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Mercedes move may be the making of Lewis Hamilton’s legacy

September 30, 2012 Leave a comment Go to comments

On Friday (28th September), it was announced that McLaren driver Lewis Hamilton has signed a three year deal with the Mercedes Formula One team, effective as of the start of the 2013 season and if he can put the team on top of the pile, he will secure his place as one of the sport’s all-time greats.

The decision came as a surprise to many observers outside the world of motorsport, but there has speculation amongst those in the know for some time now about a possible move to the Silver Arrows for the 27 year old. His decision signals the end of a 14 year association with Woking-based McLaren and many within the Formula One world have criticised his choice to leave. At the front of the critics queue is McLaren team principal Martin Whitmarsh, who responded to the news by saying ‘I wouldn’t advise anyone to leave McLaren if they want to win.’

On the face of it, it is difficult to disagree with those who question Hamilton’s judgment. Since the German luxury car manufacturer bought out Brawn GP after the 2009 season, its team has managed only one race win (Nico Rosberg, Malaysia 2012) and delivered only four podium finishes. This pales in comparison to the achievements of McLaren in that time. Hamilton alone has won nine races and finished on either the second or third step of the podium a further 12 times, while teammate Jenson Button has managed seven wins and 17 podiums. Furthermore, McLaren have finished second in the Constructors’ Championship for the last three years, while Mercedes have been a distant fourth. All of this suggests that Hamilton is taking a backwards step and make no mistake, as things stand, he is. So why move?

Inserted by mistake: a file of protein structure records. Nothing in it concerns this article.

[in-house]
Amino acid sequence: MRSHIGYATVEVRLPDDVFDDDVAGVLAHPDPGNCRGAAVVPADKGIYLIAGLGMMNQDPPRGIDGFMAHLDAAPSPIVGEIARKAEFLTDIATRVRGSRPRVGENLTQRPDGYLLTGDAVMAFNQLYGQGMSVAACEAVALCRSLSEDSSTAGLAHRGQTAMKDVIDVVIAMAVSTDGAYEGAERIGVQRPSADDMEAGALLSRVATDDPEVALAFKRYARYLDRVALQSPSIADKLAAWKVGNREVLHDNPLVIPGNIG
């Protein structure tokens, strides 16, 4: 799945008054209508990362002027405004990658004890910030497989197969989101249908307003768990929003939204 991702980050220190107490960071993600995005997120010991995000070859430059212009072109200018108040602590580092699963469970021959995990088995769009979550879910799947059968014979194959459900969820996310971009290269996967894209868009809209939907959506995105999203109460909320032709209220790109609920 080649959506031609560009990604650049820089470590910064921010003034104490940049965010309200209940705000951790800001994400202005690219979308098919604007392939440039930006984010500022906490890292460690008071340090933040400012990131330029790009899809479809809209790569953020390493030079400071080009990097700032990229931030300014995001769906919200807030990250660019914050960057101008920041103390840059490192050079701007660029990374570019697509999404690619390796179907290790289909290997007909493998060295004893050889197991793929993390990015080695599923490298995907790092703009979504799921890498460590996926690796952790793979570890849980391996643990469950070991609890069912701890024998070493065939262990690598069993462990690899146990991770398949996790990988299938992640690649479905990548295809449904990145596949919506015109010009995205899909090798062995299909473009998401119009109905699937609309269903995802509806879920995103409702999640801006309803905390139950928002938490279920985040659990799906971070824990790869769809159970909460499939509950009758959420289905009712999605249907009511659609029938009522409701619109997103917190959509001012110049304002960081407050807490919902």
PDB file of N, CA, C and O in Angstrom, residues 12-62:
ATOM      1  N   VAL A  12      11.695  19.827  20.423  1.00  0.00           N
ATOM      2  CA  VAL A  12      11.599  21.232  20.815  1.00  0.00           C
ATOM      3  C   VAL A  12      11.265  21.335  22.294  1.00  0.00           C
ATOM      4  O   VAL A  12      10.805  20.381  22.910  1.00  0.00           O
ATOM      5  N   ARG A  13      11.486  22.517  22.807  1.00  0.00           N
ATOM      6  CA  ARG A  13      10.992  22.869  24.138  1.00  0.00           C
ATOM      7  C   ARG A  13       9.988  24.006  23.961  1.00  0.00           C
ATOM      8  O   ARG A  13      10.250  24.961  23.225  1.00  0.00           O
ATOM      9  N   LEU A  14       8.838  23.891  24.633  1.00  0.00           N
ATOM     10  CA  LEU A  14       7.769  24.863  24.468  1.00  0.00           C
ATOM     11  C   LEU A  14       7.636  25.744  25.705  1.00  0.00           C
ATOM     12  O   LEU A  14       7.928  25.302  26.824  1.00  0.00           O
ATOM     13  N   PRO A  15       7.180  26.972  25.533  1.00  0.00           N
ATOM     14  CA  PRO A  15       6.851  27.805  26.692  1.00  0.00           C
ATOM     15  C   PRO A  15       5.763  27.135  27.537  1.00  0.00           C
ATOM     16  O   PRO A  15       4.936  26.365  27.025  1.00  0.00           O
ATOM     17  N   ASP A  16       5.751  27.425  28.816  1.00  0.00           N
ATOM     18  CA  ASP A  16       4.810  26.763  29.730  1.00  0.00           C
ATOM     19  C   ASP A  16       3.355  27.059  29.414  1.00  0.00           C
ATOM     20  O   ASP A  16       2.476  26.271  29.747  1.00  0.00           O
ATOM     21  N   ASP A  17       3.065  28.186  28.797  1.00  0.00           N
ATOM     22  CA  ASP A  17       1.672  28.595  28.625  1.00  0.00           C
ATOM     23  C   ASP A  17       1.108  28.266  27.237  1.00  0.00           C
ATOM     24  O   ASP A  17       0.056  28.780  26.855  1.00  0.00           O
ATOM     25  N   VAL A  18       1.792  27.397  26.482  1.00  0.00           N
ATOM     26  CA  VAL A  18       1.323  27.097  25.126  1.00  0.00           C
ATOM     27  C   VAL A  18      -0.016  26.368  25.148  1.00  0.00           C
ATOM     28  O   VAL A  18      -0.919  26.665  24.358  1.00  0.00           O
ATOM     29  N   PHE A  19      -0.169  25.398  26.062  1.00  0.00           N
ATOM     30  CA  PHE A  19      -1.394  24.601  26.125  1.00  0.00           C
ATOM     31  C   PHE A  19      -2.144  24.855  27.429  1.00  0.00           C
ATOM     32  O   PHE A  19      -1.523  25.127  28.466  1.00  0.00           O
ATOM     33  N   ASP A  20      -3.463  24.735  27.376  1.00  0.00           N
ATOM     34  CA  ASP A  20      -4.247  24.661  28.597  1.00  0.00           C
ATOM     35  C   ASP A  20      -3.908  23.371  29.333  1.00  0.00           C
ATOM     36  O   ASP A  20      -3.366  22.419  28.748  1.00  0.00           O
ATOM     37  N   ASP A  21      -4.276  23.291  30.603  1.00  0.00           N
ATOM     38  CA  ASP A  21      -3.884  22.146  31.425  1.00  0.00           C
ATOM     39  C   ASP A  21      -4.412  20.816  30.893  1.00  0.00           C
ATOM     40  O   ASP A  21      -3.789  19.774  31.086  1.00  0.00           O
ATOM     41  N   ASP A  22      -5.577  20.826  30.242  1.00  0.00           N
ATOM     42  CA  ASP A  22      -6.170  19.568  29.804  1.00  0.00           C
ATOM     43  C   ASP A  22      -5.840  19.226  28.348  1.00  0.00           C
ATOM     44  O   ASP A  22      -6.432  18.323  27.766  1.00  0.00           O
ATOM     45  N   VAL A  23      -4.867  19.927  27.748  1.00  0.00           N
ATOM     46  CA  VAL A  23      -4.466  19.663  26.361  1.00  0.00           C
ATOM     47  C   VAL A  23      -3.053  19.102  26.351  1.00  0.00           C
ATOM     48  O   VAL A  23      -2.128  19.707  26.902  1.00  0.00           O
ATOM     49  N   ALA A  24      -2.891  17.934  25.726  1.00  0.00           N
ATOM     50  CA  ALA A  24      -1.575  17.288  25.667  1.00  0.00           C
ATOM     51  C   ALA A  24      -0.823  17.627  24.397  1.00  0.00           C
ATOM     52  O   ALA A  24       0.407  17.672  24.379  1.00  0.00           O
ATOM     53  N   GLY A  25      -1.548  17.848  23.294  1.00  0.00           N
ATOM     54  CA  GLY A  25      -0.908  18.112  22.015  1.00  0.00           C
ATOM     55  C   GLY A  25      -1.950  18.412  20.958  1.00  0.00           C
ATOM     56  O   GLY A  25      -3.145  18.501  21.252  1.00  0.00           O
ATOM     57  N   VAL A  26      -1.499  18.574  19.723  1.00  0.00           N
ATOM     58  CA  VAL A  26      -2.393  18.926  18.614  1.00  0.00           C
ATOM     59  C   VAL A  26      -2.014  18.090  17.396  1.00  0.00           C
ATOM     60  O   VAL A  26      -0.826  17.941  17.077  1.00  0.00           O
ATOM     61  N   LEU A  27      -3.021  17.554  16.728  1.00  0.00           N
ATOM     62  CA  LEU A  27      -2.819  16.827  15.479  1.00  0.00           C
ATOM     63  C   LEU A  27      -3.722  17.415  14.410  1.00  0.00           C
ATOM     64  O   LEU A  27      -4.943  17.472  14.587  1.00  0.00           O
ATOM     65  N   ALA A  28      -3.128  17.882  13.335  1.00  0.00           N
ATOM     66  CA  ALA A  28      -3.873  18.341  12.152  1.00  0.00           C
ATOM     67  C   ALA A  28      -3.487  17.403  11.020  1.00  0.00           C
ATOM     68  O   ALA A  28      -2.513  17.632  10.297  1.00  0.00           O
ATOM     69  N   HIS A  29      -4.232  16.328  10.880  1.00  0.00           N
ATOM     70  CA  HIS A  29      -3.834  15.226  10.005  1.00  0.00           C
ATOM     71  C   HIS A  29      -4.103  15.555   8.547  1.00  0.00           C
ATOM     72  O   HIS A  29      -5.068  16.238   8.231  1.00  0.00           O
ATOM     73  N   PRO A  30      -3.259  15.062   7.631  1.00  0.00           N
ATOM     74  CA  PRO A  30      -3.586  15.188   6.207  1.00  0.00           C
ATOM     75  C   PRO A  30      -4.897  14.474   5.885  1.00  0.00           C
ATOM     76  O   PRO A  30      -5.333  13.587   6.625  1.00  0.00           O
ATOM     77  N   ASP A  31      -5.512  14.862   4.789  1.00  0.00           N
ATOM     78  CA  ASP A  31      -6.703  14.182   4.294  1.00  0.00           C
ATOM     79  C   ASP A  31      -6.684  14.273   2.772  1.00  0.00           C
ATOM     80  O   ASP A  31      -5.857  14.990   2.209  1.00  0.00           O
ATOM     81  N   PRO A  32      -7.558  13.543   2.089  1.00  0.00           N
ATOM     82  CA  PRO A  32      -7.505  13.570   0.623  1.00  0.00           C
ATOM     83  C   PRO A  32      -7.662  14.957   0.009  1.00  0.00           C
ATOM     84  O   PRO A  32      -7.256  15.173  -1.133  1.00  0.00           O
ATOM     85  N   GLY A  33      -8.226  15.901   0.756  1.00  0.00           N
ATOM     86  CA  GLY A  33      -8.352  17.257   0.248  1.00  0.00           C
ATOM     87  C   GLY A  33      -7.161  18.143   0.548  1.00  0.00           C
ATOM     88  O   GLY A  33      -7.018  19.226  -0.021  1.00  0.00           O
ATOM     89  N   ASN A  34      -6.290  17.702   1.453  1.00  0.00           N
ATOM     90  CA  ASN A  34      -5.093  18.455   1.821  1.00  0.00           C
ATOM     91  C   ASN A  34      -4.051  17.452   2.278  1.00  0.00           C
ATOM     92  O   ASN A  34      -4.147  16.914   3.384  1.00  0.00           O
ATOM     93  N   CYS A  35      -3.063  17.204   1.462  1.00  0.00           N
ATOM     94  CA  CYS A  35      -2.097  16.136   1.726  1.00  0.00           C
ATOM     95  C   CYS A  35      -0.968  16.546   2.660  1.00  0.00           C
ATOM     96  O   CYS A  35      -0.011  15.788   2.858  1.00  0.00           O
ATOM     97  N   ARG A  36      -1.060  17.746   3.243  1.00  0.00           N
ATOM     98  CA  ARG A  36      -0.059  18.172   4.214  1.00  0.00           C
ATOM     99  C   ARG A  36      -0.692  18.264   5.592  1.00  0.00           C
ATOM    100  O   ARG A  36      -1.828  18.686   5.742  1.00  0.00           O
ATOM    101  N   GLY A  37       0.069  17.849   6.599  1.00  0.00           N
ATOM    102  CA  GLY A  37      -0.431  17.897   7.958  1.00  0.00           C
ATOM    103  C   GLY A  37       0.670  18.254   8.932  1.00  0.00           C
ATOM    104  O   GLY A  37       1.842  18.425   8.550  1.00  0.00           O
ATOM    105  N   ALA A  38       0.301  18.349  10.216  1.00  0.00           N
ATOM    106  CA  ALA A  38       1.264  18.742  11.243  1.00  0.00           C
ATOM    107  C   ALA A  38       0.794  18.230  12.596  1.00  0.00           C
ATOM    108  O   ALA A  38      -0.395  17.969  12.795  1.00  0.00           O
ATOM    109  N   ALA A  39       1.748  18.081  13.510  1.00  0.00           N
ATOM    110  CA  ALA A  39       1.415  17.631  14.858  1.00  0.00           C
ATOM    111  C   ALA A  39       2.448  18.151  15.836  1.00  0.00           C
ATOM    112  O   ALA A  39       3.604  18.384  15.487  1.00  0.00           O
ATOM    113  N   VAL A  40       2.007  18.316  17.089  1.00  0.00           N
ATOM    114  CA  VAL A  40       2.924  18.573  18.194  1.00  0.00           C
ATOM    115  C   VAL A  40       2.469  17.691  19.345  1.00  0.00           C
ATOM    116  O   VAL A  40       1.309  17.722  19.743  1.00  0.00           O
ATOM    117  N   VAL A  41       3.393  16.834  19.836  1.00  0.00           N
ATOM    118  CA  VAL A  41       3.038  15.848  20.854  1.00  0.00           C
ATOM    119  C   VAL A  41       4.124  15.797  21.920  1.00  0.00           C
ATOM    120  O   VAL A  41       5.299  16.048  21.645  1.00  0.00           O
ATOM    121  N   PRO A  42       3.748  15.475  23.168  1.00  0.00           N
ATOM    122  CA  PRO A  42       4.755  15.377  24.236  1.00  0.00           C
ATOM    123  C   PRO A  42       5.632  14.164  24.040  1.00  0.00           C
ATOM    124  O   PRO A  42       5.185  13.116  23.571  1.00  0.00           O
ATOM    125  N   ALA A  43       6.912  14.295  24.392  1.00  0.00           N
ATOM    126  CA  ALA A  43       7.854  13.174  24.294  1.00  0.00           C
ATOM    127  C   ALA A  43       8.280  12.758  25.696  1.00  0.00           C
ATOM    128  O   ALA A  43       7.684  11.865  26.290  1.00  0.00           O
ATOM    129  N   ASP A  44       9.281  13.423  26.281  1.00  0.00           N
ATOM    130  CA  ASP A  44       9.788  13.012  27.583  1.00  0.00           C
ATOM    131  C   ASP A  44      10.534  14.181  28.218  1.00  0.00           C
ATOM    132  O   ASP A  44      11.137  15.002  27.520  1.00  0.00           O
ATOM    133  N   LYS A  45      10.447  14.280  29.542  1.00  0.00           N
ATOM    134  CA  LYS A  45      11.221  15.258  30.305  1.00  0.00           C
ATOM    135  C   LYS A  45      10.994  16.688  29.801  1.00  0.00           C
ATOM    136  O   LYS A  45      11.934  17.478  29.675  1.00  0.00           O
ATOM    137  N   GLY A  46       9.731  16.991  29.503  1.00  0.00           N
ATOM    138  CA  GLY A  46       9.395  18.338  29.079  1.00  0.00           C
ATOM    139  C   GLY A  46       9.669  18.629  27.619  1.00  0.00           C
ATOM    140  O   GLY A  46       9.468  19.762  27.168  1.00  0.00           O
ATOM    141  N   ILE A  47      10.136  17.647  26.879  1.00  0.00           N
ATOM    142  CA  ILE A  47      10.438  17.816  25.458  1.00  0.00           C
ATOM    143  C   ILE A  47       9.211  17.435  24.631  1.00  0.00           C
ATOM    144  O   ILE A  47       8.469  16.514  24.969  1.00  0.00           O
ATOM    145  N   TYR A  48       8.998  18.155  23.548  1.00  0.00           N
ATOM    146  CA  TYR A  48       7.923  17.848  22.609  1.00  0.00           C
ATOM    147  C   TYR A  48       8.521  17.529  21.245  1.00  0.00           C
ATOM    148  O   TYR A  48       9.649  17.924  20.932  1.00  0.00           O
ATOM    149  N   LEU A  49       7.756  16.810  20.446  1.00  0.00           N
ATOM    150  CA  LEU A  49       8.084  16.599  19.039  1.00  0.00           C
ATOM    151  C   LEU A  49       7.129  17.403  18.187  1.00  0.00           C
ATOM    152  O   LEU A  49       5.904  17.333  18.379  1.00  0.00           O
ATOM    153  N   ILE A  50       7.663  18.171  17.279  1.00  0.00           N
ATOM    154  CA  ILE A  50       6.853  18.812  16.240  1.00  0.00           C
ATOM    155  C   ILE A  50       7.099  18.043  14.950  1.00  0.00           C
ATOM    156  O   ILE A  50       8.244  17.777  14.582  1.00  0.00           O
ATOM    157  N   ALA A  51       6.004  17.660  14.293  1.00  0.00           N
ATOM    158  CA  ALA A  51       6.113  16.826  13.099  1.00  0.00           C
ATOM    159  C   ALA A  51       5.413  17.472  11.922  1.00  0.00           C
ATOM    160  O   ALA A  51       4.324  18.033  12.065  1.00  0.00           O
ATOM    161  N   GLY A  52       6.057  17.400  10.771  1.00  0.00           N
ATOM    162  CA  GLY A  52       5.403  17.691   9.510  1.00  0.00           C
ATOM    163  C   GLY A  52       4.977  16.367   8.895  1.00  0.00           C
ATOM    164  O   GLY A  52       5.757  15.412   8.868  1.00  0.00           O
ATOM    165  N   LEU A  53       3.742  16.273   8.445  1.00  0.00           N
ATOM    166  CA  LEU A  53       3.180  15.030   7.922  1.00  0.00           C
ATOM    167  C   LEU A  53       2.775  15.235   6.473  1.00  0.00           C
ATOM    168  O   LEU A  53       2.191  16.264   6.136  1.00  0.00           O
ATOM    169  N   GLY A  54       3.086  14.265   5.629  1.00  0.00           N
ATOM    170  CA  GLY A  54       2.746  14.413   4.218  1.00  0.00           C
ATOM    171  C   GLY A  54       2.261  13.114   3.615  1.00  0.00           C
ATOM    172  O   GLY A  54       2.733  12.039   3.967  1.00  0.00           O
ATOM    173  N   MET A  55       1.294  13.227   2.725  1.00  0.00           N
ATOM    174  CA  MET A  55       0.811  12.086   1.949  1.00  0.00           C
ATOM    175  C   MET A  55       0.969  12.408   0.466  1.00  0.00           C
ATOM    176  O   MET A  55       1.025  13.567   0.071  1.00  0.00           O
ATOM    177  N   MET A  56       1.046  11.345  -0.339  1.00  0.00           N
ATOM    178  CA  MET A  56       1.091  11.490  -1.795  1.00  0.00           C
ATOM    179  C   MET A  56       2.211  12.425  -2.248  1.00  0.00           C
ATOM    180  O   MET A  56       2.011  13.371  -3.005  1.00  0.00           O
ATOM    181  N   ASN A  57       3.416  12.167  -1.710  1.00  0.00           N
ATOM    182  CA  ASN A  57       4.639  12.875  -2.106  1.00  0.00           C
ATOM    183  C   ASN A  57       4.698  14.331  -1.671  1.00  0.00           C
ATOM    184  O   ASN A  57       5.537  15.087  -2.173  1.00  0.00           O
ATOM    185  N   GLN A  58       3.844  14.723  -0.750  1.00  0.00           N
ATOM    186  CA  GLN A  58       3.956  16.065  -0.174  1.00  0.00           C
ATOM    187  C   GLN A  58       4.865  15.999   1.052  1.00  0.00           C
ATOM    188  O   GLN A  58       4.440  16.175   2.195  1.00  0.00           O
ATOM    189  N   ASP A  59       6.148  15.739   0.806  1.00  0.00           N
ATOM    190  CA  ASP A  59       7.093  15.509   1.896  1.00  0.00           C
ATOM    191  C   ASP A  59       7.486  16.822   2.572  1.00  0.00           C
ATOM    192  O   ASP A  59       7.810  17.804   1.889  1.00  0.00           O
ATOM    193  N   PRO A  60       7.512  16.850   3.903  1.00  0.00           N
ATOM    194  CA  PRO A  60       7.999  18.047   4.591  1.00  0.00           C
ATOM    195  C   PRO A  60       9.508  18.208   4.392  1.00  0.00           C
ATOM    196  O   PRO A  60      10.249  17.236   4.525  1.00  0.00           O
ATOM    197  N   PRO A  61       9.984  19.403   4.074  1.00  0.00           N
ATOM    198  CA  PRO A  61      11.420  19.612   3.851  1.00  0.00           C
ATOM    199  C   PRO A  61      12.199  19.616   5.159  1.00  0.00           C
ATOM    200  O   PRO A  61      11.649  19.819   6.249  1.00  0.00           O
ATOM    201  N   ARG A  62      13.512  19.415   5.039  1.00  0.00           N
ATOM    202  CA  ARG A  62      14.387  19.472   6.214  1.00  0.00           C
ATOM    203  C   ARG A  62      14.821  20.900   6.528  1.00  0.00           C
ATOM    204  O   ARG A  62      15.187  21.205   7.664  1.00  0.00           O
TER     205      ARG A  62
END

Hamilton’s decision to leave a successful McLaren team is a gamble (This image is the property of the Daily Telegraph)

Rumours have abounded for a while now that Hamilton is ruffling too many feathers at McLaren. The Englishman has had his fair share of bad luck this year with mechanical faults and pit stop errors, but the team’s management have not been impressed with his vocal and public criticism of them. When Hamilton tweeted telemetry data at this season’s Belgian Grand Prix making it accessible to millions, Martin Whitmarsh dismissed it publically as a small error of judgement. Behind close doors, you can bet he was fuming. Hamilton has increasingly garnered a reputation as an attention seeker, particularly when compared to the amiable and relaxed Button, and it has been evident for some time that McLaren are growing tired of his antics. A divorce may be the best solution to a love affair that has soured.